Virginia Reed (Dartmouth Medical School); Mary Turco (Dartmouth-Hitchcock Medical Center); Karen Schifferdecker (Dartmouth Medical School)
We developed and tested a Personal Learning Plan© (PLP) designed to promote and assess continuing medical education (CME) learning outcomes. Results showed that participants who wrote SMARTer (specific, measurable, attainable, realistic, and timely) goals1 were more likely to report completing their goals than participants whose goals were less SMART. Given findings that “use of specific strategies to implement research-based recommendations seems to be necessary to ensure that practices change,”2 we believe use of a PLP constitutes a best practice in CME.
The Personal Learning Plan© (PLP), designed to promote and assess continuing medical education (CME) learning, was partly derived from SMART goals (specific, measurable, attainable, realistic, and timely)1, a concept well-supported as a strategy to promote behavior change3-5. The goal of this study was to explore the relationship between SMART goals and provider behavior change, using the PLP as a tool.
347 of 841 participants attending Dartmouth-Hitchcock CME conferences completed a PLP. Participants’ goals were analyzed according to SMART criteria. Three months later, participants were asked how close they were to completing their goals.
The 125 participants who provided follow-up information wrote SMARTer goals than those who did not follow up (p = .026).Those who indicated that they had completed their goal or were ‘very close’ or ‘extremely close’ to completing their goal wrote SMARTer goals than those who reported being ‘not at all close’ to ‘moderately close’ to completing their goal (p = .001).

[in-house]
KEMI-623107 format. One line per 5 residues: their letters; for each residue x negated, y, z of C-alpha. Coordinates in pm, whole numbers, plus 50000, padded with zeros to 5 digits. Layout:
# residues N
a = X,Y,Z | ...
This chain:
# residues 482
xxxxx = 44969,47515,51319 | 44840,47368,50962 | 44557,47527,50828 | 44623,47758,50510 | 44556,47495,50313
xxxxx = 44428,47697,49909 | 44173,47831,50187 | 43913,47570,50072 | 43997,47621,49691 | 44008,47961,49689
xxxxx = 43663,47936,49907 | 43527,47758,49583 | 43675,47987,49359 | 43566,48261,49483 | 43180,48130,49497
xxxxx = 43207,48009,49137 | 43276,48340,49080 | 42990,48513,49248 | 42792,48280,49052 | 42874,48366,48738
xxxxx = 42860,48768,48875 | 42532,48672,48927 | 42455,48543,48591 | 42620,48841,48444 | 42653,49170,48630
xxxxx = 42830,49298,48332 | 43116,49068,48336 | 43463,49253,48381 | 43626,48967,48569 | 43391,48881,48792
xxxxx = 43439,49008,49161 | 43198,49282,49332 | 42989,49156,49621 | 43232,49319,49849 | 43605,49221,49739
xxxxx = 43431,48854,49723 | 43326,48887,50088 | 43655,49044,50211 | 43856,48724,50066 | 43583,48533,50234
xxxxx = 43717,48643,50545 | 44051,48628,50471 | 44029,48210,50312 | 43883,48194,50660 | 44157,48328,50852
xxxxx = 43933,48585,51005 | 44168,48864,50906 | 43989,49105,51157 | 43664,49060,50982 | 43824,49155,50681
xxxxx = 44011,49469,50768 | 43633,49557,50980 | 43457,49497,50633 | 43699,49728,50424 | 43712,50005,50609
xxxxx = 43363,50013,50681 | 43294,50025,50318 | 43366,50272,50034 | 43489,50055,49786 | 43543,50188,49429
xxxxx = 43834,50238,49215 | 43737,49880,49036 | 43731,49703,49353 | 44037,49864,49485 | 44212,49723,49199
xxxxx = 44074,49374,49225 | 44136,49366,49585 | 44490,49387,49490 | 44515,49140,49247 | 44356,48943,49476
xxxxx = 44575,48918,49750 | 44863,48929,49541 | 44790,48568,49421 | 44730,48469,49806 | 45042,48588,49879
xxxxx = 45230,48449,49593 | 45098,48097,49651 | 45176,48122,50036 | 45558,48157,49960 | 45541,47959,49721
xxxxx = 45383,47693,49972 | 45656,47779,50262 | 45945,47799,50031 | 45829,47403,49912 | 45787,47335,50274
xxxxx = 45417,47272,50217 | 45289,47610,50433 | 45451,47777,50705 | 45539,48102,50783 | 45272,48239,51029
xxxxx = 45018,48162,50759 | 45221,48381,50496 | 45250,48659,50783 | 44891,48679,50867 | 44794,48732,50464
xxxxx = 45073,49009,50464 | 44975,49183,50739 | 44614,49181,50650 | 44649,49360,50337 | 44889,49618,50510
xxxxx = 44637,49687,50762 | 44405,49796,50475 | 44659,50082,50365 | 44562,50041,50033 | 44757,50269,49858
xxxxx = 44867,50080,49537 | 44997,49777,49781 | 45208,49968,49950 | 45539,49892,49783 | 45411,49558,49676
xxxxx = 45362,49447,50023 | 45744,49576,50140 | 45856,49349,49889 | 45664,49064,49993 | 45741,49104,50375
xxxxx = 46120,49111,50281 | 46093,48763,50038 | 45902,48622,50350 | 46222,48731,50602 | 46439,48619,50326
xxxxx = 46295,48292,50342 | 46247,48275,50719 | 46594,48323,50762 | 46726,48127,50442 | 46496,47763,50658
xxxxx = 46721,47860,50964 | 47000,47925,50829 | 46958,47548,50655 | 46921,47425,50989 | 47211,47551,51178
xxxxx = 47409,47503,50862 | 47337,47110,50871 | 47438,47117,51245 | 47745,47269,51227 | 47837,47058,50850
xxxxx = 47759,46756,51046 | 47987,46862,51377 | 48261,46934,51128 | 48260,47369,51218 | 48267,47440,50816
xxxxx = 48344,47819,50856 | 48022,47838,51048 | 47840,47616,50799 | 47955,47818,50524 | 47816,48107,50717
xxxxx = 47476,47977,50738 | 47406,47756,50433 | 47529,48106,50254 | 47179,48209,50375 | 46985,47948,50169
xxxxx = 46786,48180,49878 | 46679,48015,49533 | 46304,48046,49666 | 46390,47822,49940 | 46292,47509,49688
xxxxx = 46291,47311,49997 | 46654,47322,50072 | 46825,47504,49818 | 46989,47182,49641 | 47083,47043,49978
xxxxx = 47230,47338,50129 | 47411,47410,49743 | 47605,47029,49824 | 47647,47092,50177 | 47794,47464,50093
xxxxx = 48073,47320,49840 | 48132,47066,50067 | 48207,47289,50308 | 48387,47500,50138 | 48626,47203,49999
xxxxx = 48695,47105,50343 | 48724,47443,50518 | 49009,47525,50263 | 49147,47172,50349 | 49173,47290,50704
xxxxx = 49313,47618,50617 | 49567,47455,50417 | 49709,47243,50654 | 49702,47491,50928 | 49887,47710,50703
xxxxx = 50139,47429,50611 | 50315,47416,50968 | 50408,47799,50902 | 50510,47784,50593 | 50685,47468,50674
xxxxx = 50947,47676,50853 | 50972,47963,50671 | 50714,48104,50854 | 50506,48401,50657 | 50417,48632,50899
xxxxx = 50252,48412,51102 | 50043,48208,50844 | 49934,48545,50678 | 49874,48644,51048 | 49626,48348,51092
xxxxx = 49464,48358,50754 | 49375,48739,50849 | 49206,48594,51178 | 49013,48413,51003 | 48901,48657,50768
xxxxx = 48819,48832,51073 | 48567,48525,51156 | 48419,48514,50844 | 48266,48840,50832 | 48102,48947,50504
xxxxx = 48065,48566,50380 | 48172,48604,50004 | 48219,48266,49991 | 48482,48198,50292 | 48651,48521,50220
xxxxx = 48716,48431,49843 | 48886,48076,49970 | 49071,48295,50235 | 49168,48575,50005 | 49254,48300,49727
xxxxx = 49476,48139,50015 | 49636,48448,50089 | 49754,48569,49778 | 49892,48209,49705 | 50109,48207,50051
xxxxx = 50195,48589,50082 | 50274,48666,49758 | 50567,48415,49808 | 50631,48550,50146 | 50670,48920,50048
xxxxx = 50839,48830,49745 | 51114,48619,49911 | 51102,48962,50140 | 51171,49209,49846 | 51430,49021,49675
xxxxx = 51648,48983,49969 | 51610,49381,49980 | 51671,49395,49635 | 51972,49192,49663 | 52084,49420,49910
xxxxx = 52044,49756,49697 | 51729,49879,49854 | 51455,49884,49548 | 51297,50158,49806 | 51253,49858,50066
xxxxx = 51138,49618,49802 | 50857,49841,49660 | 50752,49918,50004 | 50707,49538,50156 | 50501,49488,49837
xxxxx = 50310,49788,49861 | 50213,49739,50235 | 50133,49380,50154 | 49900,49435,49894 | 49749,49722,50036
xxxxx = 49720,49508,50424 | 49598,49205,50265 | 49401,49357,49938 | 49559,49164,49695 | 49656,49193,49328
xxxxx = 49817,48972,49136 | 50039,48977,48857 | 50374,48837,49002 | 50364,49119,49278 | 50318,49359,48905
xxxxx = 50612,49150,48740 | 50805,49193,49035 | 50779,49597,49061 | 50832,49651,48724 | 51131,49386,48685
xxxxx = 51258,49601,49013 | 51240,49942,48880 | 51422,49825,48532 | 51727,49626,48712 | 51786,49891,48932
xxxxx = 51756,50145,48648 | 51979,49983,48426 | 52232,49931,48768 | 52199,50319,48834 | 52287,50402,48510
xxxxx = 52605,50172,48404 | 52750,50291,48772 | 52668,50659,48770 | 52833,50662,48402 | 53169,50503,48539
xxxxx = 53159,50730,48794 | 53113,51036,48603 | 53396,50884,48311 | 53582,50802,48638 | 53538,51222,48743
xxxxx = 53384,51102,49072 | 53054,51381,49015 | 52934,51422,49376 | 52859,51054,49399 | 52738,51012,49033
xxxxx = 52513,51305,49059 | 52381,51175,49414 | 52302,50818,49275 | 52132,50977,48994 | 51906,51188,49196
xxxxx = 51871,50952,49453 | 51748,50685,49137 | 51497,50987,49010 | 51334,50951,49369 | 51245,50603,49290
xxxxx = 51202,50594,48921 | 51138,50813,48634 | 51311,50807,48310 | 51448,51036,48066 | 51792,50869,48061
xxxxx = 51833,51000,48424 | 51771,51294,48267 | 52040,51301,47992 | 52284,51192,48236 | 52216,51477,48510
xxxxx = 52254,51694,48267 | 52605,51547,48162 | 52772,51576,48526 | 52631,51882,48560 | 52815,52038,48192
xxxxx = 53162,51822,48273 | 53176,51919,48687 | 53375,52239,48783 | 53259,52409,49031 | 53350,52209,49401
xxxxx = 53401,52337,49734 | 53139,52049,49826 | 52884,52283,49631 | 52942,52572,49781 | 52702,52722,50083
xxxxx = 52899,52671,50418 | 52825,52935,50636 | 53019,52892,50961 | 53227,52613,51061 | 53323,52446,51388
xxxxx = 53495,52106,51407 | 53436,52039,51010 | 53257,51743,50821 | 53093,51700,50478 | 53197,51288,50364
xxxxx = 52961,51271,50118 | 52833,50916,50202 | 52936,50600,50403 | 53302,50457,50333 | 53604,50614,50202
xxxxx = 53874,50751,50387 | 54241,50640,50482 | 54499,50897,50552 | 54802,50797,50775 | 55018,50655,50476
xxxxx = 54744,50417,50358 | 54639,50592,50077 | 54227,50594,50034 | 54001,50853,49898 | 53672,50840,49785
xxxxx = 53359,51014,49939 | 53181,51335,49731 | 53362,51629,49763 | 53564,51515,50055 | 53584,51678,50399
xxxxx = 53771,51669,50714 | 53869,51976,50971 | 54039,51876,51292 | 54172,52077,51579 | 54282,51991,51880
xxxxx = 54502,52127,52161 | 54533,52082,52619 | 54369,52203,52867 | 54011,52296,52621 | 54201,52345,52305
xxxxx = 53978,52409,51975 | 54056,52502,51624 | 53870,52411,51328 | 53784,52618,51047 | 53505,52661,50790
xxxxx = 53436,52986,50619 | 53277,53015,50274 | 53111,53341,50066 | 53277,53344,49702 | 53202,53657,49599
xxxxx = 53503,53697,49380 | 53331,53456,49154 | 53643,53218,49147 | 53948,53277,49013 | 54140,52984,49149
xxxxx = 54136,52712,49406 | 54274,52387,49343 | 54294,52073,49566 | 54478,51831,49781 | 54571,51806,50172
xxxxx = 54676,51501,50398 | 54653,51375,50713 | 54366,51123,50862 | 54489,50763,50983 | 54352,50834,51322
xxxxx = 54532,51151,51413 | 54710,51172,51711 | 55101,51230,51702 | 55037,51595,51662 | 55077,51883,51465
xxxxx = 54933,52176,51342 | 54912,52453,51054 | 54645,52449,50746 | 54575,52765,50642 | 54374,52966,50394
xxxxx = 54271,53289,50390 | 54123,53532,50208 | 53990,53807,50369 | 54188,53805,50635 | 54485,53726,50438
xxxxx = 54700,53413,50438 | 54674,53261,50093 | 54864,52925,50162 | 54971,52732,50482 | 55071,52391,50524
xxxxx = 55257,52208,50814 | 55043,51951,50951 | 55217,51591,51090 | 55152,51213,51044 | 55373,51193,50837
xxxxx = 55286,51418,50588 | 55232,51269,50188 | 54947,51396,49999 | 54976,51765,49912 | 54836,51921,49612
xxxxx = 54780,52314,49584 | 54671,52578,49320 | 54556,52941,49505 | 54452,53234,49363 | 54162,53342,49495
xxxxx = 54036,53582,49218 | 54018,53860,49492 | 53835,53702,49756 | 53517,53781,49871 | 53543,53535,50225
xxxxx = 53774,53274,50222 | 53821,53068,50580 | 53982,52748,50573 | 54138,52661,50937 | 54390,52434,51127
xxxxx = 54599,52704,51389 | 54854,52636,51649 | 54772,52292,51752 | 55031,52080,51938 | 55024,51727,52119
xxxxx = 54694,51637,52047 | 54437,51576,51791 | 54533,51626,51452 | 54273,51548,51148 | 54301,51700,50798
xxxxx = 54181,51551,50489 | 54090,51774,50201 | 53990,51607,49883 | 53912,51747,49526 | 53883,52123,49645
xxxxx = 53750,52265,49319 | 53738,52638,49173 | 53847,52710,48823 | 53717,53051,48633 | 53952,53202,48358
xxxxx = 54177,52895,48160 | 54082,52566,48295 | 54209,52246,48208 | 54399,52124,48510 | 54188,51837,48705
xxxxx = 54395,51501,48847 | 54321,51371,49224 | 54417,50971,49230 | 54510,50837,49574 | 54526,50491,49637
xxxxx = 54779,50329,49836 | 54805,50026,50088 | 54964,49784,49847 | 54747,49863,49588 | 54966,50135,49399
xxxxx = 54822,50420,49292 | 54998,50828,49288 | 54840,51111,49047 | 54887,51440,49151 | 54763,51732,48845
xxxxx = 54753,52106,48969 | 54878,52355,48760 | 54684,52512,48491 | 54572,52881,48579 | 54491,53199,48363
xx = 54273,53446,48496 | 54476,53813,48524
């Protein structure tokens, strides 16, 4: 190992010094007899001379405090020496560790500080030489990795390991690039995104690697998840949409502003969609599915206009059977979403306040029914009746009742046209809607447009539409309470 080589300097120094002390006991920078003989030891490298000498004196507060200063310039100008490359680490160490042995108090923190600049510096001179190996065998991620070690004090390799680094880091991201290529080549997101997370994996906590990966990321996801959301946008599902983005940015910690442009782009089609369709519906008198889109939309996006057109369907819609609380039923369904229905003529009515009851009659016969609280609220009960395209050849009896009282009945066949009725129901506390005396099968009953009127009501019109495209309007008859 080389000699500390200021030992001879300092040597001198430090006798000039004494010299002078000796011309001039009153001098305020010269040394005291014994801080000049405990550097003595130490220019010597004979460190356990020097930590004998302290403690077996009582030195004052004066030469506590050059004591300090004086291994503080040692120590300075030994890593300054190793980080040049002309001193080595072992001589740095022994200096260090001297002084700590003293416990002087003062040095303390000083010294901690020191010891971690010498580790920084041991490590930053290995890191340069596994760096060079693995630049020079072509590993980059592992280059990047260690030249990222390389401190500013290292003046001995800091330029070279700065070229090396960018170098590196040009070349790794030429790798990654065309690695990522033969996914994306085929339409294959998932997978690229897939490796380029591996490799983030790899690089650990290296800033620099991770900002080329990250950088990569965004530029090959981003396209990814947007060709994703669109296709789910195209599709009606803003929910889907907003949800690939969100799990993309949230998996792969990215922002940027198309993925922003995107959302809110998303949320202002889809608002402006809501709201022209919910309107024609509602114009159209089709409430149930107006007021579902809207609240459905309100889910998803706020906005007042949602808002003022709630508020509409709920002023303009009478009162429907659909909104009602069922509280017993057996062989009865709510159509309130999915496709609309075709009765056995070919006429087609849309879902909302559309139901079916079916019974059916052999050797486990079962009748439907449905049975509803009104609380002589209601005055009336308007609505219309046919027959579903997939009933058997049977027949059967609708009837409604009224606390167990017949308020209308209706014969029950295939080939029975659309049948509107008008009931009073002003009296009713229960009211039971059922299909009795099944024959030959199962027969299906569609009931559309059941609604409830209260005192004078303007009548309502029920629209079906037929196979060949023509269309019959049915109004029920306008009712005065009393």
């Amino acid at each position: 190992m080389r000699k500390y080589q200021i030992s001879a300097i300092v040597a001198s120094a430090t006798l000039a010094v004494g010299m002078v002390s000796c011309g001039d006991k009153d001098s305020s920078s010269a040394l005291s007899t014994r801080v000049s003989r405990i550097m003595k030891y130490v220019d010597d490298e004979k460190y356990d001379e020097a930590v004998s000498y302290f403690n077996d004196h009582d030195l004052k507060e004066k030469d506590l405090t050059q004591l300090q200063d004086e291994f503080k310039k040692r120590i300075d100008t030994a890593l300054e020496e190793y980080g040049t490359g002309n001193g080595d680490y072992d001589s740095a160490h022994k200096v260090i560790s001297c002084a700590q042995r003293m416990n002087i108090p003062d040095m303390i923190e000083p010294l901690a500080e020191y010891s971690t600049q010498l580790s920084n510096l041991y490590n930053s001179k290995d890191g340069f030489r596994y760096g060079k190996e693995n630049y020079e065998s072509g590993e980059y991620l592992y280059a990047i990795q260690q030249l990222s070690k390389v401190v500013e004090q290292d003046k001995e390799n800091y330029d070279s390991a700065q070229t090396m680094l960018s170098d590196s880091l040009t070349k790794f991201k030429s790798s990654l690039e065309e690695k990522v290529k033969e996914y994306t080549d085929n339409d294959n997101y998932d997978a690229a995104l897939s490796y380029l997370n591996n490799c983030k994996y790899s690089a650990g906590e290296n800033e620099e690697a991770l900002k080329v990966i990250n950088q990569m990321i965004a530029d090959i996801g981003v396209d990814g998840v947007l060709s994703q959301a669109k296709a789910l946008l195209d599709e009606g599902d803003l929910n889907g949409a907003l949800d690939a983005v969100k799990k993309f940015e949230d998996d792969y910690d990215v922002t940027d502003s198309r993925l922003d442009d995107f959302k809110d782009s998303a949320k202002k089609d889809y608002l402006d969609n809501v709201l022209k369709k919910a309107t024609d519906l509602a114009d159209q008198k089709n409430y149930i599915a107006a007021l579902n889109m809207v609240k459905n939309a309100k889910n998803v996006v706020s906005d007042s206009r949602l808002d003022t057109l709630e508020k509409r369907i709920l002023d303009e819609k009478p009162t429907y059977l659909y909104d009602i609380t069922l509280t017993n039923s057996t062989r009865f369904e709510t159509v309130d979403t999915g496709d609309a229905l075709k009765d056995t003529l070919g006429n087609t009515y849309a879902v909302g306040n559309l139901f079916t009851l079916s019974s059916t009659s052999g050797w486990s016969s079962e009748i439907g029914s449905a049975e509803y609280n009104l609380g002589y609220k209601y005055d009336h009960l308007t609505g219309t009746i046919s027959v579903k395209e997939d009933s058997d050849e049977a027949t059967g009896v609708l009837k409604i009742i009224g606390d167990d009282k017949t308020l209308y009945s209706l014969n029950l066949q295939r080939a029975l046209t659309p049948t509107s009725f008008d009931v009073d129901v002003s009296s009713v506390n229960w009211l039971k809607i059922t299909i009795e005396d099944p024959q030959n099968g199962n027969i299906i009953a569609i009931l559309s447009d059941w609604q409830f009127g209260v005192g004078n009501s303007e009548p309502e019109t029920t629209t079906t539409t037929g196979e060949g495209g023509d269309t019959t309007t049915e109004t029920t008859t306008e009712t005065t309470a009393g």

Applications & Future Directions
Our results corroborate previous research that has found “use of specific strategies to implement research-based recommendations seems to be necessary to ensure that practices change.”2 On this basis, we believe use of a PLP constitutes a best practice in CME. Future directions include both a study of use of a PLP compared to a simple intent to change and work on helping participants to write SMARTer goals. Additional work will focus on finding a more objective measure of goal progress to overcome the limitations of self-report.
- Doran GT. There’s a S.M.A.R.T. way to write management’s goals and objectives. 1981.
- Bero LA, Grilli R, Grimshaw JM, Harvey E, Oxman AD, Thomson MA. Closing the gap between research and practice: an overview of systematic reviews of interventions to promote the implementation of research findings. The Cochrane Effective Practice and Organization of Care Review Group. BMJ 1998; 317: 465-8.
- Locke EA, Latham GP, Erez M. The Determinants of Goal Commitment. Acad Manage Rev 1988; 13: 23-39.
- Locke EA, Latham GP. A Theory of Goal Setting and Task Performance. Englewood Cliffs, NJ: Prentice-Hall Inc.; 1990.
- Locke EA, Latham GP. Building a practically useful theory of goal setting and task motivation. A 35-year odyssey. The American psychologist 2002; 57: 705-17.